The role and significance of intimate relationships in adjusting to skin disease is a neglected area in dermatology, despite evidence that partners are usually the most important source of support when facing ill health. Previous chapters have described the emotional and psychological effects of skin disease on the individual but skin disease often has an impact on relationships and Chapter 6 considers this impact and focuses on some of the relationship contexts in which difficulties regarding the skin condition may arise. Issues covered include the impact of skin disease on relationships, appearance and physical attraction, communication problems and sexuality. This chapter is contributed by Litsa Anthis from London
Metropolitan University, a counselling psychologist with extensive clinical and research experience working with skin disease patients around the world.
Since the psychological problems associated with a child's medical condition can have long-term implications, addressing these problems could be even more crucial for children than it is for adults. Although skin disease is very common among children and young people, there is surprisingly little research on the psychological impact of skin disease in childhood. Despite this lack of research, there is widespread acknowledgement of the impact of skin disease on the psychological well-being, and quality of life of children and their families. Chapter 7 addresses the key issues in understanding the relationship between skin disorders and psychological factors for children. It describes current theoretical models of the psychological impact of physical disease on children and their families as well as reviewing intervention strategies and methods of improving the psychological outcome for the children and their families. Dr Penny Titman, a Clinical Psychologist from Great Ormond Street Hospital for Children and an expert in the psychosocial aspects of paediatric dermatology, uses this chapter to discuss these distinct challenges to this population of skin disease patients.
On a practical level, dermatology deals with an organ that can be readily seen and touched. From intrusive questions to rude comments, relationship issues to depression, cutaneous conditions can have a devastating on the life of many sufferers. Chapter 8 will examine the use of counselling in addressing the issues faced by skin disease patients and will review the most frequently used psychological treatments. Their efficacy will be critically evaluated and recommendations for treatment will be made that take into account the potential challenges faced by people with skin problems. This chapter is contributed by Dr Linda Papadopoulos, a Reader in Psychology at London Metropolitan University and Co-editor of this book. Dr Papadopoulos uses her considerable research and clinical experience to highlight the potential benefits of psychotherapy to dermatology patients.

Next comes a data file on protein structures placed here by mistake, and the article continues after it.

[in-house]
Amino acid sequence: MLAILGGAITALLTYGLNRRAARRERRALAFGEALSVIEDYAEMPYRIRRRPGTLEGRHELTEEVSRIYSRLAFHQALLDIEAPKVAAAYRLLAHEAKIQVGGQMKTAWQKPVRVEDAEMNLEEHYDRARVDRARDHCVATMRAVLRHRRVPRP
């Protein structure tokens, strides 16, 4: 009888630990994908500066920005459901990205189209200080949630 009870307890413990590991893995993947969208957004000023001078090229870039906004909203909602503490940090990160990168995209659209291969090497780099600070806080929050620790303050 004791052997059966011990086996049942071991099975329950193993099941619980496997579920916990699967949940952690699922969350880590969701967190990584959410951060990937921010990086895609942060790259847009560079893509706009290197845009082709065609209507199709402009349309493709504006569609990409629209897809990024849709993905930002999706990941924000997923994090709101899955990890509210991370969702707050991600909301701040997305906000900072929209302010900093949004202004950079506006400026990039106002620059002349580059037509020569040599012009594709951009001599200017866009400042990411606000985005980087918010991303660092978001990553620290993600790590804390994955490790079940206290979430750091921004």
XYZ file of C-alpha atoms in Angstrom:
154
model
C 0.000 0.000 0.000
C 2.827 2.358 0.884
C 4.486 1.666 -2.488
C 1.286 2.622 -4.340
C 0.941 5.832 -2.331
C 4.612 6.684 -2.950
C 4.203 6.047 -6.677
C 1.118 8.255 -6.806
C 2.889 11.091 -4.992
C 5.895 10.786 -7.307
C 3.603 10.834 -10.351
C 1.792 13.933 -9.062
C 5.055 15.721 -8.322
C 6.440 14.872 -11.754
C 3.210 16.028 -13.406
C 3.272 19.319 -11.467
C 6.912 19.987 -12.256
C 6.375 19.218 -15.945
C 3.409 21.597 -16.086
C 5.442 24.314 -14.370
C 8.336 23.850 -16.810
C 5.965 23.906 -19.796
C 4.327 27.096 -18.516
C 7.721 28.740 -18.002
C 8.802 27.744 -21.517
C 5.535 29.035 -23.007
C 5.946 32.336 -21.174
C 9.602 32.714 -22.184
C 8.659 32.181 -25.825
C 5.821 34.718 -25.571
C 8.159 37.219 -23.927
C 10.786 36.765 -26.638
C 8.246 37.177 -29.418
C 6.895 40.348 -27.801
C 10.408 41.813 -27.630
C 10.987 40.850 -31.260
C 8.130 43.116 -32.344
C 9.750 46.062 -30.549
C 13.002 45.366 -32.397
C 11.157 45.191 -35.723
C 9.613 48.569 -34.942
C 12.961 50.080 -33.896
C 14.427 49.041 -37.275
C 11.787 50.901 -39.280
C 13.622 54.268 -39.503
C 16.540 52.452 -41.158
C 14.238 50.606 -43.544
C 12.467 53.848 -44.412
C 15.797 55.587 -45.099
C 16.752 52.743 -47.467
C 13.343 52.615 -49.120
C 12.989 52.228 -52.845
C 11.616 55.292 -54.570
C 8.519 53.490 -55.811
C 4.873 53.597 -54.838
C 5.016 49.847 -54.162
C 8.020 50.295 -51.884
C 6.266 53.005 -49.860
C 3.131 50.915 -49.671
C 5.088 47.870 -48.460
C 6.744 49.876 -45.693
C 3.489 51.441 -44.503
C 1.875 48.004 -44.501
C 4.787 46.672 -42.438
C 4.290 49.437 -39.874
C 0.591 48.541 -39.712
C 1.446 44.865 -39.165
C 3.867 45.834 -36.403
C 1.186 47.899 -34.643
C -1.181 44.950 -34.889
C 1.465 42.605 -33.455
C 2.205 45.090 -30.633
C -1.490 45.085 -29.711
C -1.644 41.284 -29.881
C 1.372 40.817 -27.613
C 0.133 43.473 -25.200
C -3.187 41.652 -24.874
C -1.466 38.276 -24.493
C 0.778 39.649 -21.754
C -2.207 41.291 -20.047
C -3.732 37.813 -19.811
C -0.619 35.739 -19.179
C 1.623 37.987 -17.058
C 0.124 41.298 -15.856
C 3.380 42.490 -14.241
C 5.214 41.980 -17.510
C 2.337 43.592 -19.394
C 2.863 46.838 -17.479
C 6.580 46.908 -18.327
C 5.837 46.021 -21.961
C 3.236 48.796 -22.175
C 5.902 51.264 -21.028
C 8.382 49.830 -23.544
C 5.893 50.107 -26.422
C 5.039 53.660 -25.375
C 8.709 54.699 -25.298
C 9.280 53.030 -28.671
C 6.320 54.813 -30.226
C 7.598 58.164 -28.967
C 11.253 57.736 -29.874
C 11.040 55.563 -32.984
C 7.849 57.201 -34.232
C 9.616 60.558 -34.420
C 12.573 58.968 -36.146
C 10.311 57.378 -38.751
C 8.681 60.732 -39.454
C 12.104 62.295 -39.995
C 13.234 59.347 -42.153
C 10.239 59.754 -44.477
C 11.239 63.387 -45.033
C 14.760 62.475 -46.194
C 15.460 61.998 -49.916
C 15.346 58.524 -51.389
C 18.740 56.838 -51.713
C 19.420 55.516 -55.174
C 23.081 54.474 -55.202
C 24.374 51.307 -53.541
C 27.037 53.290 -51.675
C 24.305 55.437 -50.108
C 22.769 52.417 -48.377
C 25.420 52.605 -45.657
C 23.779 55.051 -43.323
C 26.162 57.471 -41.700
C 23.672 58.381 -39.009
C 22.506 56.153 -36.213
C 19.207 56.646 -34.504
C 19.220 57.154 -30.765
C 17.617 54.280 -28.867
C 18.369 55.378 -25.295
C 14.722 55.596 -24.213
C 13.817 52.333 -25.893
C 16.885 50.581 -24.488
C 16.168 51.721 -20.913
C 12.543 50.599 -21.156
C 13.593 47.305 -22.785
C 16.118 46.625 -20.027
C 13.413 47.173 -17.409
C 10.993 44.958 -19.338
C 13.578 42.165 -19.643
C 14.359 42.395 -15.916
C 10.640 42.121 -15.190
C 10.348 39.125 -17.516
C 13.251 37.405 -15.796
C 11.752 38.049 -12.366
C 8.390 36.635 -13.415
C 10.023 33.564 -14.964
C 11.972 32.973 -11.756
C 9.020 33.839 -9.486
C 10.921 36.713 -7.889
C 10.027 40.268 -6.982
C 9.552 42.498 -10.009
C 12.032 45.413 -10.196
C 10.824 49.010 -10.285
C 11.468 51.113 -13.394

Research technique and methodology is crucial to any academic discipline and Chapter 9 will critically focus on the techniques and methodology used to assess quality of life and outcome in the health disciplines that comprise psychoderma-tology. Dr Andrew Finlay, a leading Dermatologist from the University of Wales College of Medicine and an expert in the psychometric issues prevalent in the field of psychodermatology makes recommendations for future directions.
Dr Carl Walker, Co-editor and a Health Psychologist from University College London with wide practical and research experience in psychodermatology, uses Chapter 10 to draw together the research findings to date within a theoretical framework that emphasises our understanding the importance of the beliefs people hold about their skin disease. Real-life anecdotal illustrations of the effect that skin disease can have on sufferers are provided in order to frame some of the aforementioned theory of earlier chapters within an everyday colloquial context. This chapter also discusses the issues facing psychodermatology as a multidisci-pline and the role of psychodermatology in the future, emphasising the ways in which the implementation of psychological knowledge can benefit the health professionals that work with skin disease patients and how they can help the patients themselves.